However, focusing on the long term may not be enough. It needs to be vocalized.
“Sometimes it’s better to firmly say no,” Klatka says. “To have the courage to say: ‘No, sorry, I won’t be able to deliver it because I won’t have the time to do it properly. And if I cut corners right now, we will end up with a problem later. It will be a bad foundation for our product.’”
If the service provider has built a great line of communication with the client, saying no and being vocal about not meeting an unrealistic deadline should not be a problem. In essence, all business deals are based on relationships and in order to have a great relationship there needs to be trust and a lot of straightforward communication. That means telling your client your thoughts, even if it’s not what they want to hear.
More importantly, it’s also up to the service provider to keep their word and deliver on their promises.
“The most important thing to begin with on any project that you work on is basically under promising and over delivering,” Brammar says. “With whatever the first deliverable is, if you can do that, you build a huge amount of political capital with that client. If you can set a deadline and you can meet that deadline, it becomes a huge plus in your box.”
If that capital is built up on a strong foundation with a client, working under pressure and trying to meet a deadline should help to alleviate any pressure that may be felt in order to deliver a quality product. Your previous actions should speak for themselves, and if you tell the client you need more time because it’s best for the product, they’ll listen.
“You have to build that conviction and trust between you and the client,” Brammar says. “That when you say, ‘Look I’m sorry, we can’t do this in this time frame and if we do it, we’ll jeopardize the whole project.’ The partner would most probably react with: ‘Okay, I take onboard what you’re saying because I trust what you do.’”
Reconciling technology and business
To allow for a product to be successful, it’s crucial to put egos aside and do what’s best for the business. Although this may seem hard to do, especially if individuals or teams feel passionate about certain product features or the product vision, it is possible for technology and business goals to co-exist.
“I wouldn’t say there’s a fundamental struggle in reconciling business and technology,” Klatka says. “I would say it’s a matter of communication between the two.”
Communication is the key here, yes. But also it is making the effort to understand the other side’s point of view and taking the time to translate it into the product.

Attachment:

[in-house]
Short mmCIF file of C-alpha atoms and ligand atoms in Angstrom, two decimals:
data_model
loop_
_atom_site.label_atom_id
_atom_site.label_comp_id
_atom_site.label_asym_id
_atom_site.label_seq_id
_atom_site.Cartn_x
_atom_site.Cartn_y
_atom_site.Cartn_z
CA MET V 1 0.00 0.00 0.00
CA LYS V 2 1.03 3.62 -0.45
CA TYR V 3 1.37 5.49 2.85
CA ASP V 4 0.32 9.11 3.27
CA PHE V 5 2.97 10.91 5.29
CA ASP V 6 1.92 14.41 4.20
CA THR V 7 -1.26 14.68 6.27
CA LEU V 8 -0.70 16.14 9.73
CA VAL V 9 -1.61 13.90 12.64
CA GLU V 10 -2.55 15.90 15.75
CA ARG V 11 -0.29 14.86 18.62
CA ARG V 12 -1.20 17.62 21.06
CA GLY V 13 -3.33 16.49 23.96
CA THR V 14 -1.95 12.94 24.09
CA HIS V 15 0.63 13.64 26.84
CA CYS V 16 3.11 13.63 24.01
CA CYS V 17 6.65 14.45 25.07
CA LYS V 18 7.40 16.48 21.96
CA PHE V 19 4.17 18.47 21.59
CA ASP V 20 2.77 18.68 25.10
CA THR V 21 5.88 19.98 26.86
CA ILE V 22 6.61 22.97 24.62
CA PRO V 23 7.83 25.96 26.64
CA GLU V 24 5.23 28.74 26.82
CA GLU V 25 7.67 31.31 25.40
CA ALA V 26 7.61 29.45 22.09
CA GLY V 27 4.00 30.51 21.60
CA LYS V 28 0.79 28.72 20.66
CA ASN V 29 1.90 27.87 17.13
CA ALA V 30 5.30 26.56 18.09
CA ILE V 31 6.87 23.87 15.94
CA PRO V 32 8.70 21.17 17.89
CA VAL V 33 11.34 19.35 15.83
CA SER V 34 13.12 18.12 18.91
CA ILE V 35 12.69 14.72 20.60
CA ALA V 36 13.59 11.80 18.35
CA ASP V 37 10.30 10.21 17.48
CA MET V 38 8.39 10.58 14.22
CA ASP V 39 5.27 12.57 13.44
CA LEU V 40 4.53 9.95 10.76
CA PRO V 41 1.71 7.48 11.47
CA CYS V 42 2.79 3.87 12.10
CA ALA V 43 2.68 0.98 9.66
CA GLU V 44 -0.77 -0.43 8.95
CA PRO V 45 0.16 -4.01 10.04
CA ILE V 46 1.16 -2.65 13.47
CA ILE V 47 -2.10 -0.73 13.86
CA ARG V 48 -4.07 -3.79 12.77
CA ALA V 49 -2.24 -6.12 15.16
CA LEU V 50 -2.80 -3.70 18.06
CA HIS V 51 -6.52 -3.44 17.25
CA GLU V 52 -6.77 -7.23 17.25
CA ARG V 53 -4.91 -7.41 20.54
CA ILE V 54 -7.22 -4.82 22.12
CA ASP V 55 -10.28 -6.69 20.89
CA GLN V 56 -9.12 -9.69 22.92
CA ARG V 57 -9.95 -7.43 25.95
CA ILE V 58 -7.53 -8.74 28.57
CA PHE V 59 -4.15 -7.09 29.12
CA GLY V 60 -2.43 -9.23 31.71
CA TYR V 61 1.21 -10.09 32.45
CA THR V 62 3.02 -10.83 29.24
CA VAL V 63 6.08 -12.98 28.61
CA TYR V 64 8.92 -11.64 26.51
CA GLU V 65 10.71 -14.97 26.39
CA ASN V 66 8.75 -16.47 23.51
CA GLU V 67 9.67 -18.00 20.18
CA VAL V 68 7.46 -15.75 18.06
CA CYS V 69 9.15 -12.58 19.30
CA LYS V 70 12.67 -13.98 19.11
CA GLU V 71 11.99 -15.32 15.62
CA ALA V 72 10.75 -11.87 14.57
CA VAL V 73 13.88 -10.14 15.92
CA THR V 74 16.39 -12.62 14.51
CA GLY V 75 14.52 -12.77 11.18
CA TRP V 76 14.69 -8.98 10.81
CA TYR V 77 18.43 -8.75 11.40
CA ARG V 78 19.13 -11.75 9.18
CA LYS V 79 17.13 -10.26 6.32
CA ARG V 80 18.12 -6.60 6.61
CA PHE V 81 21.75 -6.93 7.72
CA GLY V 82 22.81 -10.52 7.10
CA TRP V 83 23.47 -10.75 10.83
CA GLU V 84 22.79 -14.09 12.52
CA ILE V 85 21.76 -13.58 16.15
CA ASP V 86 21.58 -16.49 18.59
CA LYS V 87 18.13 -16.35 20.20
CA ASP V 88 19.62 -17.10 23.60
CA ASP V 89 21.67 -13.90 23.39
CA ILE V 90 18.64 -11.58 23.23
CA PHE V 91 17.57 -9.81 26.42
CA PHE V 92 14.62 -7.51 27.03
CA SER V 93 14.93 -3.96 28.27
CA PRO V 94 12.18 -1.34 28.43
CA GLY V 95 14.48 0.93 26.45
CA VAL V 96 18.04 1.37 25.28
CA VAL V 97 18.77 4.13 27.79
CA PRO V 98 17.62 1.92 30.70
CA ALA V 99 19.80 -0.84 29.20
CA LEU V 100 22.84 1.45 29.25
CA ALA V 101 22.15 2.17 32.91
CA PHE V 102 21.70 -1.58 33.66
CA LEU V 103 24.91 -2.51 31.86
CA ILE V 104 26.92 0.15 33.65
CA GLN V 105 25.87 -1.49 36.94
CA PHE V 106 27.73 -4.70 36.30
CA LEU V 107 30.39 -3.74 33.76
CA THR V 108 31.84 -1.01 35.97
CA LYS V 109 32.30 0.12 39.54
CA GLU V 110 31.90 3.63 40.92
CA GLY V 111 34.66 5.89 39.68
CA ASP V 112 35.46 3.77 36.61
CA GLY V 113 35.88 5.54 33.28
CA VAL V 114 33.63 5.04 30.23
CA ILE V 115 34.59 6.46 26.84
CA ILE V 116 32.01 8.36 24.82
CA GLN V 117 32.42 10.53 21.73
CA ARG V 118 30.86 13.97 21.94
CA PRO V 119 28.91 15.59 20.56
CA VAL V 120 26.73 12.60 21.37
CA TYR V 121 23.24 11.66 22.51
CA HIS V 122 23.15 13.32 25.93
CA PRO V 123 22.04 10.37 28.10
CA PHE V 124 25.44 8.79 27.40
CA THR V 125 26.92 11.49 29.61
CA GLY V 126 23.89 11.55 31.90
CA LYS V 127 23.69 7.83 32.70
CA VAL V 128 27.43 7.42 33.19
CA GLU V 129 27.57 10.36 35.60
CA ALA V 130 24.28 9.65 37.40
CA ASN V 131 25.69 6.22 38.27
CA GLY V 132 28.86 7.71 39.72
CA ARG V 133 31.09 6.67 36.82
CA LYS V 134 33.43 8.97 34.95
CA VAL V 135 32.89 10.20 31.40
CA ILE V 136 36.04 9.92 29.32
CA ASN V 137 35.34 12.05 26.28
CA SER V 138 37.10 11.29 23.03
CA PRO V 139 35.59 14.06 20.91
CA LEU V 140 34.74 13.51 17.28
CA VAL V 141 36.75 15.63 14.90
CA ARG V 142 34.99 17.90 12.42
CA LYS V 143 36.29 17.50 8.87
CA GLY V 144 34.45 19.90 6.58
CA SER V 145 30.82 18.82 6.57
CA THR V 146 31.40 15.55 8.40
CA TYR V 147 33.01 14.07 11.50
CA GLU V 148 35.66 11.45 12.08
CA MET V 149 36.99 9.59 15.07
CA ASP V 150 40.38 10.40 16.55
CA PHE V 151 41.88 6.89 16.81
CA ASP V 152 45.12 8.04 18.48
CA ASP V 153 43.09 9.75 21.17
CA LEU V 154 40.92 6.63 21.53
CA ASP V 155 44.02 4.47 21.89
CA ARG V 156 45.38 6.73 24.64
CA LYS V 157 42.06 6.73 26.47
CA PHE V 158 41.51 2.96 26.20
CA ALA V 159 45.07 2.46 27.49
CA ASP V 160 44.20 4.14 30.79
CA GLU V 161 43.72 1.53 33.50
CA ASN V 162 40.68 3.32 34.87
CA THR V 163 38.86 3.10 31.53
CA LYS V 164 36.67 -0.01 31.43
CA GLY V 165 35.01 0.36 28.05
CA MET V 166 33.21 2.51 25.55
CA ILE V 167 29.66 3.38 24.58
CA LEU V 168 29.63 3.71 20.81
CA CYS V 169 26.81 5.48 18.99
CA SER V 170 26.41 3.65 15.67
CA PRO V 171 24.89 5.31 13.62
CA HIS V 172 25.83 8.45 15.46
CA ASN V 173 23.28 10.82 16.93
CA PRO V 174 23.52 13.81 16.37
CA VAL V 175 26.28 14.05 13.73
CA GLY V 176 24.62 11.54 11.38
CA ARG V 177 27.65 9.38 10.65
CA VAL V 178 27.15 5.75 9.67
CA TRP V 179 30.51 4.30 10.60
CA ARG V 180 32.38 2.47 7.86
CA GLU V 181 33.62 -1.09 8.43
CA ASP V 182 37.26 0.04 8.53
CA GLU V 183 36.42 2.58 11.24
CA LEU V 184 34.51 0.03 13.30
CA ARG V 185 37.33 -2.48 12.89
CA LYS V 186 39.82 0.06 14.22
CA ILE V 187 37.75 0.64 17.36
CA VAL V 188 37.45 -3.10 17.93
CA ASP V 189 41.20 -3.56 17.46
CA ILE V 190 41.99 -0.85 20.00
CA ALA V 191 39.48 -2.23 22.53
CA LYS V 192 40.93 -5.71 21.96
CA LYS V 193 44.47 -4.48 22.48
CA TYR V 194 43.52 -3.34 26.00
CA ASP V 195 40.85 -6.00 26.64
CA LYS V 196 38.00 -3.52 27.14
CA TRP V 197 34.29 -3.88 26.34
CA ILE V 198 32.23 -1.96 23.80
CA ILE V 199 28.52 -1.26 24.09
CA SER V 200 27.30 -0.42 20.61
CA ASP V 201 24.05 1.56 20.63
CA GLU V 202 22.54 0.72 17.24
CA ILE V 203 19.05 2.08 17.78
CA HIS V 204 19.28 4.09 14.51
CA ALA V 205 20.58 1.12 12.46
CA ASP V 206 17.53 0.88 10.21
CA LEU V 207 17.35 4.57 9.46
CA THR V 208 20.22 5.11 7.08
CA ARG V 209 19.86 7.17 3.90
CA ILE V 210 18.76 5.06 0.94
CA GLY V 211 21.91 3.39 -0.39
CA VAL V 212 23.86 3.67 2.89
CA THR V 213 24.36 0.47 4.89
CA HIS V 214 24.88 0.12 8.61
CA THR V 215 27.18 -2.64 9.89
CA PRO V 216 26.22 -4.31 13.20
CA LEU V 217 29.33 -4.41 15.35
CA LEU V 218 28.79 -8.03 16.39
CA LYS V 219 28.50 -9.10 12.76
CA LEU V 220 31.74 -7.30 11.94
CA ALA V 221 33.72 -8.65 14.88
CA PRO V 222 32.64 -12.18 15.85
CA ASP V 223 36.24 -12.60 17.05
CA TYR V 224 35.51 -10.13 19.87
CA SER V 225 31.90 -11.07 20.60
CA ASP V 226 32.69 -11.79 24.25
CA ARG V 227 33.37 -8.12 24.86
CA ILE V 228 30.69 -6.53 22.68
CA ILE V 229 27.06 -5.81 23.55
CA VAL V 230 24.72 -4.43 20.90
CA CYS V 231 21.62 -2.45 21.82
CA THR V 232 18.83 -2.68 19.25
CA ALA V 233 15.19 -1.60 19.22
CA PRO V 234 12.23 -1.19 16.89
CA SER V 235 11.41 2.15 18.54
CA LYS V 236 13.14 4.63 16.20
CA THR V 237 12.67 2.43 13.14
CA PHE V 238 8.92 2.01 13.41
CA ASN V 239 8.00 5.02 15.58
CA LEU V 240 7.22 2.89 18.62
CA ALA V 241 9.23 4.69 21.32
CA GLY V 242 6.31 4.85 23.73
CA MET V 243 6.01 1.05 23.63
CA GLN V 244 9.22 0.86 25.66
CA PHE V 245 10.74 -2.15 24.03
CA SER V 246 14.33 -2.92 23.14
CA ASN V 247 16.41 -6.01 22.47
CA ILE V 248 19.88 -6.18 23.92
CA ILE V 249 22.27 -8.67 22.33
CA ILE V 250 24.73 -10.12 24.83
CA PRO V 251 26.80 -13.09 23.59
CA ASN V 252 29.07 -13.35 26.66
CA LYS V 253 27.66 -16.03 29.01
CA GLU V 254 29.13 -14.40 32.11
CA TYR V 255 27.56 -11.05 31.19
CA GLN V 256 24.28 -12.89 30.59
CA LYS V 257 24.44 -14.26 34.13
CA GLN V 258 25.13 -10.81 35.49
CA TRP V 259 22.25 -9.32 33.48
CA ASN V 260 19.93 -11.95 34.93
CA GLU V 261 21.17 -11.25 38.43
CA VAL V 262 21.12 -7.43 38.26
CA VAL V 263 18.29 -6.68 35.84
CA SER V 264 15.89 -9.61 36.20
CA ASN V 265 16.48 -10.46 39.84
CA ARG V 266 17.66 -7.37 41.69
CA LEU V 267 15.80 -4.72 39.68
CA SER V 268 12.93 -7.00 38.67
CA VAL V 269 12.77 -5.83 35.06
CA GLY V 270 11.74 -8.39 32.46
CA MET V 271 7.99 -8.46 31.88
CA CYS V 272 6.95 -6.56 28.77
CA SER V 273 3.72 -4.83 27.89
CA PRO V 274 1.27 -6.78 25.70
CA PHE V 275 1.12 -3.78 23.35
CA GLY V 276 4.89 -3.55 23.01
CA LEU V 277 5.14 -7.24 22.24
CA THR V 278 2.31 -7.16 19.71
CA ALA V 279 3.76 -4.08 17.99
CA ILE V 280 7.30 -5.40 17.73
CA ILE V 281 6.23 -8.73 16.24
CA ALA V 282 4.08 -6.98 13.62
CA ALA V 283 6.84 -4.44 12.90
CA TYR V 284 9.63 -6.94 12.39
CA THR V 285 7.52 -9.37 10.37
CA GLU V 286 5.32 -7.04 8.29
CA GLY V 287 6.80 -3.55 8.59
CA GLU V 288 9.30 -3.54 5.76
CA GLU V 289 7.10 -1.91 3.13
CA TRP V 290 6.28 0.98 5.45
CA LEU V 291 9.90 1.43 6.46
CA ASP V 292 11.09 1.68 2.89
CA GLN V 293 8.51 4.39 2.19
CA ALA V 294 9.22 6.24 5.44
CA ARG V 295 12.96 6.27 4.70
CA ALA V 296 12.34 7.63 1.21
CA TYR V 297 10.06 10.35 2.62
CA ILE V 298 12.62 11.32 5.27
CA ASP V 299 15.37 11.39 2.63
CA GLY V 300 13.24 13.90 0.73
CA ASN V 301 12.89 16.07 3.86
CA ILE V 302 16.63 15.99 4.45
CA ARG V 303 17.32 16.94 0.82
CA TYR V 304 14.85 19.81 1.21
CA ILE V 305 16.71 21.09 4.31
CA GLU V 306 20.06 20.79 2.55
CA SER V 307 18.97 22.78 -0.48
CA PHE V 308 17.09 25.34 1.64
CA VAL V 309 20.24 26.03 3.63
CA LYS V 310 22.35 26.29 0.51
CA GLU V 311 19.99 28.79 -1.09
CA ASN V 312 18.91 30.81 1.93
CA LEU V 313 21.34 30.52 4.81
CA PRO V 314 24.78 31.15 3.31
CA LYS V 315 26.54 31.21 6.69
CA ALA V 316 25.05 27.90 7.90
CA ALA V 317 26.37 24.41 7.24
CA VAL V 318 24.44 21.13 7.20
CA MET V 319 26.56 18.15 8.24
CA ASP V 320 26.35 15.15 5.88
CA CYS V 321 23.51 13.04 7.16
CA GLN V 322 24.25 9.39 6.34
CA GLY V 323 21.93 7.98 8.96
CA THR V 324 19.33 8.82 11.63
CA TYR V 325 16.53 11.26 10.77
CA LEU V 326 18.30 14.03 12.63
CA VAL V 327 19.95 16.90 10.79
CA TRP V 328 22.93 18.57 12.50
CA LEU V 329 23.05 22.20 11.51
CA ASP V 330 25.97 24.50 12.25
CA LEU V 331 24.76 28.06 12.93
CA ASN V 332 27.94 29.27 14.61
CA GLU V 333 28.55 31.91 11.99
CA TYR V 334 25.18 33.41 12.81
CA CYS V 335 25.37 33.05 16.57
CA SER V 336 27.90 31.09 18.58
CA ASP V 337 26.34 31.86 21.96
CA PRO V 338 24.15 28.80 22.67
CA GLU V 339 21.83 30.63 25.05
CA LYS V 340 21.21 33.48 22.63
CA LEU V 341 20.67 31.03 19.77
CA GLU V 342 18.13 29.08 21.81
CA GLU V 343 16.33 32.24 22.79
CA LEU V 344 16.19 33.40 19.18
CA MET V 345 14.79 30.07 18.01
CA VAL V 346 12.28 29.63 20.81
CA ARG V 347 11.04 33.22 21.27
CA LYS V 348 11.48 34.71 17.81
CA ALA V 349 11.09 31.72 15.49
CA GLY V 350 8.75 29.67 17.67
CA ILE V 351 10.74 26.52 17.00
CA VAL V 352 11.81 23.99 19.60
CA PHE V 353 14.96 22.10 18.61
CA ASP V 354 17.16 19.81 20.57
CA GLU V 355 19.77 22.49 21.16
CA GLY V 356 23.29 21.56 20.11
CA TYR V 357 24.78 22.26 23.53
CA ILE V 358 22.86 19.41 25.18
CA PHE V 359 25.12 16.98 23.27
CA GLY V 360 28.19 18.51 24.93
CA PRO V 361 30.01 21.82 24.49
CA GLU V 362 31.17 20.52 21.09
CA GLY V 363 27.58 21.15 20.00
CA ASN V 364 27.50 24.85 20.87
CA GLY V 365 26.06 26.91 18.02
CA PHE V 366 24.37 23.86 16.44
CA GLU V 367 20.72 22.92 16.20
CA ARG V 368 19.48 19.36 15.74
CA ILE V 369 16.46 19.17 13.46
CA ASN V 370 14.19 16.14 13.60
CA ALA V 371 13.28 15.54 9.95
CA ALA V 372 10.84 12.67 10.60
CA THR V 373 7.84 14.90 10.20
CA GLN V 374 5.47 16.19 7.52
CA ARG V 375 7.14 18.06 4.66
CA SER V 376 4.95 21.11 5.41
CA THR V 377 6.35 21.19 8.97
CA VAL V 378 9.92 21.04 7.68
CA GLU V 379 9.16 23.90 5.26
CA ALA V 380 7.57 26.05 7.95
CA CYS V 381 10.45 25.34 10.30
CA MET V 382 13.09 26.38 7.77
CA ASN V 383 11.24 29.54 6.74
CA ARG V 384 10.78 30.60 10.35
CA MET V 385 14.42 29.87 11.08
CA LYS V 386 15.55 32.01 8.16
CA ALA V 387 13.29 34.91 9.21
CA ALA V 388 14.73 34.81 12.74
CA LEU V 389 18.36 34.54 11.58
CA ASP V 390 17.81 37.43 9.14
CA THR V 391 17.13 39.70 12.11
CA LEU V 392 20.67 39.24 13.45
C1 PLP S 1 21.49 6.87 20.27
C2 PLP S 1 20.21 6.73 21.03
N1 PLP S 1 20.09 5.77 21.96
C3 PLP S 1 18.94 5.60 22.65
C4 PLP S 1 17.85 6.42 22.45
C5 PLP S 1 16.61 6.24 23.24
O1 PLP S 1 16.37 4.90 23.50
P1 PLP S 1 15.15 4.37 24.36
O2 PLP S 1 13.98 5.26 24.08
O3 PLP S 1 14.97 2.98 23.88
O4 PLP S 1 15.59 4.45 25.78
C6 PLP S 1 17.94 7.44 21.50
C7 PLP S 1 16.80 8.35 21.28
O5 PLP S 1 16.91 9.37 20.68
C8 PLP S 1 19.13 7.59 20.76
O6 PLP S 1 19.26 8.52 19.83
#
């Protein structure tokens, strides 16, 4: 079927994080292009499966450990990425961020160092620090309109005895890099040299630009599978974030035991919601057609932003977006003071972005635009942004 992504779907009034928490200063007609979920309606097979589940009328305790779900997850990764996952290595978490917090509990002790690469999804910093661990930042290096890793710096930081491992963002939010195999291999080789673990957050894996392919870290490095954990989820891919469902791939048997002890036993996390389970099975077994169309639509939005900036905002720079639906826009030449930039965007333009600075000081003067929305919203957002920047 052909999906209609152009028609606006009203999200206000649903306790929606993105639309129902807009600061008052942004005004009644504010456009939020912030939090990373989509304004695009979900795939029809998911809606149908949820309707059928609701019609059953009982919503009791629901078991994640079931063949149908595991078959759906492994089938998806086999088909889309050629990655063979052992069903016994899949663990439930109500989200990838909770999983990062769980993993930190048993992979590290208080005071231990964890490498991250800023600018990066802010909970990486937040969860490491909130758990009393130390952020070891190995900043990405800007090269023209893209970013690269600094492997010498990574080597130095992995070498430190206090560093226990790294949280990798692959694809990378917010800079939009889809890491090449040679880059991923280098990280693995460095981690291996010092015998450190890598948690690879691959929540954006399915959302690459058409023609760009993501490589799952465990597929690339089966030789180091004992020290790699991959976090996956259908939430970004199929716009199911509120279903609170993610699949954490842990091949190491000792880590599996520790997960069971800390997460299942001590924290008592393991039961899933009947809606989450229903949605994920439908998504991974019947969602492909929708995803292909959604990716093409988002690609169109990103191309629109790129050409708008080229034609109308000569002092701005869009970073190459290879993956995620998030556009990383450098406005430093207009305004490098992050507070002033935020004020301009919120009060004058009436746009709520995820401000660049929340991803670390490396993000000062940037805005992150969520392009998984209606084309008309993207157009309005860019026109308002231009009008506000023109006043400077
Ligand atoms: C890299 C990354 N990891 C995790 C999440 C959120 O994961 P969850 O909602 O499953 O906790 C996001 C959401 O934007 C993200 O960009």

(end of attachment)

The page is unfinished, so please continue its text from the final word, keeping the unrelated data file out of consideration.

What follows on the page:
“It’s a matter of mutual understanding, because business and technology are just two different languages,” Klatka says. “We are software engineers, we translate the business language product owners speak into the software language. Basically, our goal is to understand what the client would like us to create.”
According to project manager Bastien Hugon, the more a service provider can understand a client’s business goals and vision, the easier it is for the provider to steer the client in the right direction.
“We work with what we get,” Hugon says. “We can adapt to the context we are given, and do our best within those circumstances. But when a client comes to us with ideas and technologies that don’t bring us closer towards the product vision, we should be the experts who point them in the right direction.”
How much to invest emotionally?
Many clients view agencies or service providers as an extension of their own team. Because of this, many times they’re not looking for feedback on their products. They’re looking for the agency to only perform the job they are contracted to do, and that is it.
So it’s a struggle at times for agencies or contractors to know when to get involved in the discussion about the business goals and client’s vision. Usually if a service provider has more ownership over a product and is allowed to ask the right questions, the evolution of the product can be significant.
But how do you know which clients should give you more ownership?
“Business is about relationships,” Brammar says. “If the project manager, the account manager, or even the engineers have a good relationship with the business, they should be able to detect when they can be involved in a process or an idea and bring that additional value.”
And if they’re able to insert themselves into a role with bigger ownership, the client tends to be grateful for that.